The example vary-with-unit cost values shown mean that for each unit sold, the assumption is that the business pays $75 per unit in direct labor, $40 per unit in direct materials, $400 per unit in factory overhead, and another $40 per unit for other vary-with-unit costs. If you add up these amounts, you see that vary-with-unit costs equal $555 per unit sold.

    In addition to vary-with-unit costs, firms often pay variable costs that are best expressed as a percentage of revenue. In the Profit-Volume-Cost Analysis workbook, the worksheet range B15:B17 supplies space to describe and record these variable costs, vary-with-revenue costs.

    The workbook, for example, shows a 5 percent sales commission in cell B15. The workbook shows an 8 percent sales tax in cell B16. And just to provide a catch-all category for other vary-with-revenue costs, the workbook includes another vary-with-revenue costs value in cell B17.

    In the case of the sample data set shown, for example, vary-with-revenue costs equal 14.5 percent of sales.

  4. Record your fixed costs.

    To record or estimate your fixed costs, enter the fixed costs amount into cell B19. Fixed costs show as $150,000.

  5. Estimate any variable costs that vary with profits.

    Here’s one other wrinkle that you may often encounter with real-life profit-volume-cost analysis: variable costs that don’t vary from changes in sales revenue but from changes in profits. For example, some businesses have profit-sharing plans. Those profits represent variable costs because they vary with changes in sales revenue — sort of.

    In order to estimate the profit-sharing costs, you really need to first calculate profits and then apply the profit-sharing percentage to those profits. Income taxes — federal, state, and local income taxes — also fall into the category of variable costs that vary not with changes in sales revenue, but with changes in profit.

    In the workbook shown, three cells — B22, B23, and B24 — let you recognize these variable costs, vary-with-profit costs. You can enter the state income tax percentage into cell B22. You can enter the federal income tax percentage into cell B23. And if you have any other vary-with-profit costs, you can enter the sum of these costs as a percentage into cell B24.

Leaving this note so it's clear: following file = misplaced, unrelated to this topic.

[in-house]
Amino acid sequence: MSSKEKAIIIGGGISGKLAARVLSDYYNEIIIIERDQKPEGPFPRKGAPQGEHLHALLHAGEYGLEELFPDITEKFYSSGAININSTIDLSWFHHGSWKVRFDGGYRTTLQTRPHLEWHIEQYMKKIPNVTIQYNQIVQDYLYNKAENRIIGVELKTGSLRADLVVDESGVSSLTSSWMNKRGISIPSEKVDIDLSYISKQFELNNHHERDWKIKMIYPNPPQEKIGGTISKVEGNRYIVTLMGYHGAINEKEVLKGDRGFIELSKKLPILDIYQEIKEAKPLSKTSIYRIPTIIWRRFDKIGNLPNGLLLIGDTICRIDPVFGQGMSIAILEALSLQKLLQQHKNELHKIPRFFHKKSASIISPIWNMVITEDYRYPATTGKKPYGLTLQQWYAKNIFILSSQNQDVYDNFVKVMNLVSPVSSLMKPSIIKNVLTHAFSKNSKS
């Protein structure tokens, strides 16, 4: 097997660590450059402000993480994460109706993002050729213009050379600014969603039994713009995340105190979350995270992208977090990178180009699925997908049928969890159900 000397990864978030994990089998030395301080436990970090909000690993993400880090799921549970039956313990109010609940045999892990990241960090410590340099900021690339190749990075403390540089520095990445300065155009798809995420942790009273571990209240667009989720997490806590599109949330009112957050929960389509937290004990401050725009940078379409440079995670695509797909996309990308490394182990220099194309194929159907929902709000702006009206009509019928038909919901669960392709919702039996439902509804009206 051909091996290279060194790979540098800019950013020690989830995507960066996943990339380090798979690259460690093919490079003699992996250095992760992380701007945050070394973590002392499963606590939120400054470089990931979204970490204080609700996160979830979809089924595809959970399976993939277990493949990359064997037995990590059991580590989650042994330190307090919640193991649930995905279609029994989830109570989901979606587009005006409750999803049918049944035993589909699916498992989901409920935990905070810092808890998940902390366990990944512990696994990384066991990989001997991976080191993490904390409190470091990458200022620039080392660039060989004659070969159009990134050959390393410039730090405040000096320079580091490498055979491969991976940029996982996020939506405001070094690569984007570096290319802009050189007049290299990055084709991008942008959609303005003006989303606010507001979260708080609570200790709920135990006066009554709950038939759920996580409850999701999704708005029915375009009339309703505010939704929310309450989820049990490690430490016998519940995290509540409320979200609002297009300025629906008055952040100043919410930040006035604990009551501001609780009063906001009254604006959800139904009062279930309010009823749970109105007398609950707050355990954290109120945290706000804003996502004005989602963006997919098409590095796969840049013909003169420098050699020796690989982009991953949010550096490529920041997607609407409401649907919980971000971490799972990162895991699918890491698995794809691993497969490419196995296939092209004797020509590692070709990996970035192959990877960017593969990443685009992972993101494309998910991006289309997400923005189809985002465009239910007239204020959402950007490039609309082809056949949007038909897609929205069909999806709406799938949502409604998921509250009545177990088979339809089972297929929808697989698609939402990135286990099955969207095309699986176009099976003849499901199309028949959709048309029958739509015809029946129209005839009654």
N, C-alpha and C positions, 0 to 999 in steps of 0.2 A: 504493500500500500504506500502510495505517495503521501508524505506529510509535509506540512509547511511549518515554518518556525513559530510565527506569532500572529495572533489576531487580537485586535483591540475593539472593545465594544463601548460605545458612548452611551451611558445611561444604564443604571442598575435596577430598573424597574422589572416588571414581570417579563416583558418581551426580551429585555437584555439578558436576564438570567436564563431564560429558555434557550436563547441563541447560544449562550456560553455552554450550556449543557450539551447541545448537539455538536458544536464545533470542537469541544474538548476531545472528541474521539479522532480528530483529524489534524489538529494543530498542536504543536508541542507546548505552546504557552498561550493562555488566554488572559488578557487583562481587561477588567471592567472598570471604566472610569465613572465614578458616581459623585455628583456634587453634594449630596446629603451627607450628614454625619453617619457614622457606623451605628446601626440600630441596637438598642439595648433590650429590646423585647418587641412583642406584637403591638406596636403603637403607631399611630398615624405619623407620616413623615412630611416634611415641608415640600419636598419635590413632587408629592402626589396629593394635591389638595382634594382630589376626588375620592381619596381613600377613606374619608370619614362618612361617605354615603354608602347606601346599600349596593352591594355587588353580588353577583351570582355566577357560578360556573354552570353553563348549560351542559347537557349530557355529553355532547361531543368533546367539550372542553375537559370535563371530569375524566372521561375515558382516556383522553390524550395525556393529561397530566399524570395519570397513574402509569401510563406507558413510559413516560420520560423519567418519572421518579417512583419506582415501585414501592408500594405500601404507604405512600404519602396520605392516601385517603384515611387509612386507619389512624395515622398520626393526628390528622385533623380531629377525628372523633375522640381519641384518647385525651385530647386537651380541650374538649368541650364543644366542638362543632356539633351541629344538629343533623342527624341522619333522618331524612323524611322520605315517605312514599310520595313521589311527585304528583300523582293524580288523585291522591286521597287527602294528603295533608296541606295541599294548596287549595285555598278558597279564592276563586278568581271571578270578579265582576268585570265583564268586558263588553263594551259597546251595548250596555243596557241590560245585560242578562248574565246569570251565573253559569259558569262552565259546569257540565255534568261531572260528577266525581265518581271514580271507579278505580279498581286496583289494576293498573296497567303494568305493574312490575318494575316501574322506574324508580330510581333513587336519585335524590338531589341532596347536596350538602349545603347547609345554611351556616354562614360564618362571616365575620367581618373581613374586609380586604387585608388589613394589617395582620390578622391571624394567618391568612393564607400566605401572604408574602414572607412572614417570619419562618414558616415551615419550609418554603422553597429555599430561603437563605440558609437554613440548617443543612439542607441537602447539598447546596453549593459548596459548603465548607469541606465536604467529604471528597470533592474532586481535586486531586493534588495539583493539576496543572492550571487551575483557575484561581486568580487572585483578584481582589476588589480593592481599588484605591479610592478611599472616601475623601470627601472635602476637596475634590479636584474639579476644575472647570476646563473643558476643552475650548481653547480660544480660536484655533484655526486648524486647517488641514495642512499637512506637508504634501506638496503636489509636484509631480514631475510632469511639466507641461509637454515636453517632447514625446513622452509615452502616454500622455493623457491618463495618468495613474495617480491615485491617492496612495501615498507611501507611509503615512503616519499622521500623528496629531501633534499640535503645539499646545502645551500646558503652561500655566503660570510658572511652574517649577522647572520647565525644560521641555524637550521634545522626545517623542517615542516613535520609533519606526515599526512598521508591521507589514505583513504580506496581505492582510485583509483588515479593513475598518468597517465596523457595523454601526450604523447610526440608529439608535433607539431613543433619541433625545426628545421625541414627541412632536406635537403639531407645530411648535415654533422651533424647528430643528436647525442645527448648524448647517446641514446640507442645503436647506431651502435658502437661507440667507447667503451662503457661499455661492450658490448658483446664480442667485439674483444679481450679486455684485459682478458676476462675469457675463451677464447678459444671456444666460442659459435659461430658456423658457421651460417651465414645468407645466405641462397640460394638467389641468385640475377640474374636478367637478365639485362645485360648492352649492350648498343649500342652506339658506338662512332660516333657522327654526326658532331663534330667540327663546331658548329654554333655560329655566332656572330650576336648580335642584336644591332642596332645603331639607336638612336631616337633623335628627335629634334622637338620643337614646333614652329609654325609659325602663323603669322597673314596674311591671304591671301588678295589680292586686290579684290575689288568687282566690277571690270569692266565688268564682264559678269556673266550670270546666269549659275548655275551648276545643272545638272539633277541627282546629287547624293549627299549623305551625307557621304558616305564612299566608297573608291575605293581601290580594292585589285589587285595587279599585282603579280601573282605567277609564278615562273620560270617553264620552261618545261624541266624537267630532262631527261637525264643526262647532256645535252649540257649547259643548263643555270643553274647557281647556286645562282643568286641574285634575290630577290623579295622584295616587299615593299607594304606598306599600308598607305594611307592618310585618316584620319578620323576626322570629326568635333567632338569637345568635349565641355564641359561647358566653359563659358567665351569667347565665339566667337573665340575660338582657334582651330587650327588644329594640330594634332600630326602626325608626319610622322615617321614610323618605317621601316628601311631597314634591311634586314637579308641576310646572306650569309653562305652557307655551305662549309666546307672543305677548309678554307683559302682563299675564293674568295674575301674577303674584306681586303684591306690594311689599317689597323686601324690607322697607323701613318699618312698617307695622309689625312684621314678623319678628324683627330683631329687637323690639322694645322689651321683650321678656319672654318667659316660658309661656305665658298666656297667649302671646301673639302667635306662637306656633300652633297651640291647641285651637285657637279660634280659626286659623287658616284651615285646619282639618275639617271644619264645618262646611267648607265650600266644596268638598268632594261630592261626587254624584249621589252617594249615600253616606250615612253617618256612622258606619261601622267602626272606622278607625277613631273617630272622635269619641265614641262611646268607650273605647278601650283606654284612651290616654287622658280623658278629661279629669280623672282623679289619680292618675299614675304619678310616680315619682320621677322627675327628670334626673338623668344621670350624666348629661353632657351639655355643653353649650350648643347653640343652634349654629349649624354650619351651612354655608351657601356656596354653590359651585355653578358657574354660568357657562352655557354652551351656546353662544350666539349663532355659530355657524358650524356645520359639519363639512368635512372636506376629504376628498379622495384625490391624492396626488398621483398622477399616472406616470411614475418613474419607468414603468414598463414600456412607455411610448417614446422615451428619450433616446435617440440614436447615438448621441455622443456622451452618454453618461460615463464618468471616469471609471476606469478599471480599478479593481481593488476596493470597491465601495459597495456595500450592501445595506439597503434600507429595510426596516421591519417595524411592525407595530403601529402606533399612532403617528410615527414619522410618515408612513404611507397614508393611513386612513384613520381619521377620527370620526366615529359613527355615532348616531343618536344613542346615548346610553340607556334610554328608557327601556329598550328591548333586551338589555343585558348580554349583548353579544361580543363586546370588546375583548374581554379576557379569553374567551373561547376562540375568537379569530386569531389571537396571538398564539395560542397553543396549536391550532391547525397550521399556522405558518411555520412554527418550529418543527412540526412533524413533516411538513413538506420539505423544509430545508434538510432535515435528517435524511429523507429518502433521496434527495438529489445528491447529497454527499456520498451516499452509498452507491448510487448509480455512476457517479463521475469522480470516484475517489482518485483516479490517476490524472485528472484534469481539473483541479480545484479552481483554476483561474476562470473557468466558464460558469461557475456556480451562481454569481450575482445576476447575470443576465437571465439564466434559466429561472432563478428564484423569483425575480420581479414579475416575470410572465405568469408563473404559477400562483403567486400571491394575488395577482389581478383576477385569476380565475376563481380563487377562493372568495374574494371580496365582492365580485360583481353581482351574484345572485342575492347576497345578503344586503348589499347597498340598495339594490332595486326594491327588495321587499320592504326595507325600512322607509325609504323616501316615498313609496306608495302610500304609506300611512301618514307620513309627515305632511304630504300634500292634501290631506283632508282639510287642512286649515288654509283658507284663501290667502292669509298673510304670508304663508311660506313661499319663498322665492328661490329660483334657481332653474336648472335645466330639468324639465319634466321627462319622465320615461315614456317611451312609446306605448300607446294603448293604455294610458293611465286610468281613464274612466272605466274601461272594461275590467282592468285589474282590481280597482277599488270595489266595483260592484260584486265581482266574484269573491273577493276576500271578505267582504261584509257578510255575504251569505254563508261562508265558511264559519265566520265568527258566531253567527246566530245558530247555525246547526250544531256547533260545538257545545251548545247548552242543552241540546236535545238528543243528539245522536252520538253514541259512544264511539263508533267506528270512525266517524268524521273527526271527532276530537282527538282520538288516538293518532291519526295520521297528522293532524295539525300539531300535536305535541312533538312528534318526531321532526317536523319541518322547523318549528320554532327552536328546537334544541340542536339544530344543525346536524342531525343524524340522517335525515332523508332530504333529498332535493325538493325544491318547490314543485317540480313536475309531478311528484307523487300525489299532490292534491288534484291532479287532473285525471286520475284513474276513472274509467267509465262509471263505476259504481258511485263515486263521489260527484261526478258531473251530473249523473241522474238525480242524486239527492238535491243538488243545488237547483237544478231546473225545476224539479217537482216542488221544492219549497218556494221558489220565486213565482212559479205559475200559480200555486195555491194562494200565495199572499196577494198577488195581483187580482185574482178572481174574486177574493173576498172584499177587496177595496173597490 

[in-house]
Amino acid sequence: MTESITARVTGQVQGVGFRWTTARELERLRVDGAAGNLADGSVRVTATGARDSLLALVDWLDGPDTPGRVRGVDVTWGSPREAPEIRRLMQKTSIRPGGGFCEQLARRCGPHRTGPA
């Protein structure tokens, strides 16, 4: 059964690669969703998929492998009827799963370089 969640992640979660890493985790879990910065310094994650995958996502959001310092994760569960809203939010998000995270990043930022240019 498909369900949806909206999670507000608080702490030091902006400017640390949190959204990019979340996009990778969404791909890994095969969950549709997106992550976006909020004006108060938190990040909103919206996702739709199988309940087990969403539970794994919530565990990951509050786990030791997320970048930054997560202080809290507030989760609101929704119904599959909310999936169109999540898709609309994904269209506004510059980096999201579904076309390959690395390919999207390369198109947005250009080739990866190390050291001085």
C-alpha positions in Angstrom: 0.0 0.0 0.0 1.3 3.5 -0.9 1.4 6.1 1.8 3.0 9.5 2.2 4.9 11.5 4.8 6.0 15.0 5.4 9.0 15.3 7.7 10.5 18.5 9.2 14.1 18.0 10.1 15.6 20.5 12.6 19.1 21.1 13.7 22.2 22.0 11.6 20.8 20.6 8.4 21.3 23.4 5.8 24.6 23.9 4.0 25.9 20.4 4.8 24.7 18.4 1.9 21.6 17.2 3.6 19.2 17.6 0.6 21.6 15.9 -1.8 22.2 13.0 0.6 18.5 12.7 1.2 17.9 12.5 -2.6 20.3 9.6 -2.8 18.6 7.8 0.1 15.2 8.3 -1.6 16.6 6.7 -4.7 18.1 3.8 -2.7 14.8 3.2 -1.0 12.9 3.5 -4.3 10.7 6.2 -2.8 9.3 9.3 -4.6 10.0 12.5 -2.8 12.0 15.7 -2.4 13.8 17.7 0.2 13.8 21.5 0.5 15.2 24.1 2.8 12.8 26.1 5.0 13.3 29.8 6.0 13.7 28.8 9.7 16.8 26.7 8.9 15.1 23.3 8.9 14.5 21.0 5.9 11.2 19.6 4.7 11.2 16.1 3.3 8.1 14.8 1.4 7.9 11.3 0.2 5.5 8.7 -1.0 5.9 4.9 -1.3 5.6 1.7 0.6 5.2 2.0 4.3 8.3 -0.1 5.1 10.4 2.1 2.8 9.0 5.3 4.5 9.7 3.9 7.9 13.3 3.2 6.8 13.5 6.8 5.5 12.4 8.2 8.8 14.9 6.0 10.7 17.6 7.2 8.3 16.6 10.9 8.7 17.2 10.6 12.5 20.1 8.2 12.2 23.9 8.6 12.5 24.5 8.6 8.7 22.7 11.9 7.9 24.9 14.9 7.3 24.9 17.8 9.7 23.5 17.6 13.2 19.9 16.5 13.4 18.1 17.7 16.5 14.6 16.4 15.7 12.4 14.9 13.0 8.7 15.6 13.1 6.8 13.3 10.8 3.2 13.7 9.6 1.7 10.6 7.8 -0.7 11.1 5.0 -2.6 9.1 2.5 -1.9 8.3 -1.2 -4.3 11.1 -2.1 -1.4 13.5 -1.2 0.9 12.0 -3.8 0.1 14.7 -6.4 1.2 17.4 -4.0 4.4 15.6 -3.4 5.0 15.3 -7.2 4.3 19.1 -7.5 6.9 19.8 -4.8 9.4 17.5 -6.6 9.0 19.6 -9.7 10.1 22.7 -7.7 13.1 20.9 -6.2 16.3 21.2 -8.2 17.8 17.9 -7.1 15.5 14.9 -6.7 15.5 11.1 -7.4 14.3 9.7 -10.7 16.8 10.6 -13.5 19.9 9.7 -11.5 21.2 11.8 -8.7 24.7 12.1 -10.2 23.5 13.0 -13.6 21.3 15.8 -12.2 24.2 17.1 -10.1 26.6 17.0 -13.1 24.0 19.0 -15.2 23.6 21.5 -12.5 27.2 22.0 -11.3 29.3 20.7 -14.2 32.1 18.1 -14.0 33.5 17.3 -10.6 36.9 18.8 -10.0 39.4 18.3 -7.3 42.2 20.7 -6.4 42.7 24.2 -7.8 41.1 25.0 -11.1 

Vary-with-profit costs are tricky to estimate precisely. The trickiness stems from a couple of factors:

    • Many vary-with-profit costs aren’t simply calculated as percentages of profit. The cost calculations are considerably more complicated. Income tax costs, for example, don’t use a single percentage. They often use a schedule of progressive percentages.

    • Vary-with-profit costs often interrelate. For example, state income taxes affect federal income taxes. Other vary-with-profit costs may interrelate, too. For example, a profit-sharing percentage may be applied on an after-tax basis. The workbook formulas don’t explicitly recognize any interrelationship between these variables. Therefore, in order to precisely model these vary-with-profit costs, you must enter percentages that have been fiddled with a bit.

    After you collect the needed inputs for the Profit-Volume-Cost Analysis workbook, the workbook estimates a break-even point and prepares a profit volume forecast. The workbook also supplies a couple of useful charts that graphically show the break-even and the profit-volume analysis data.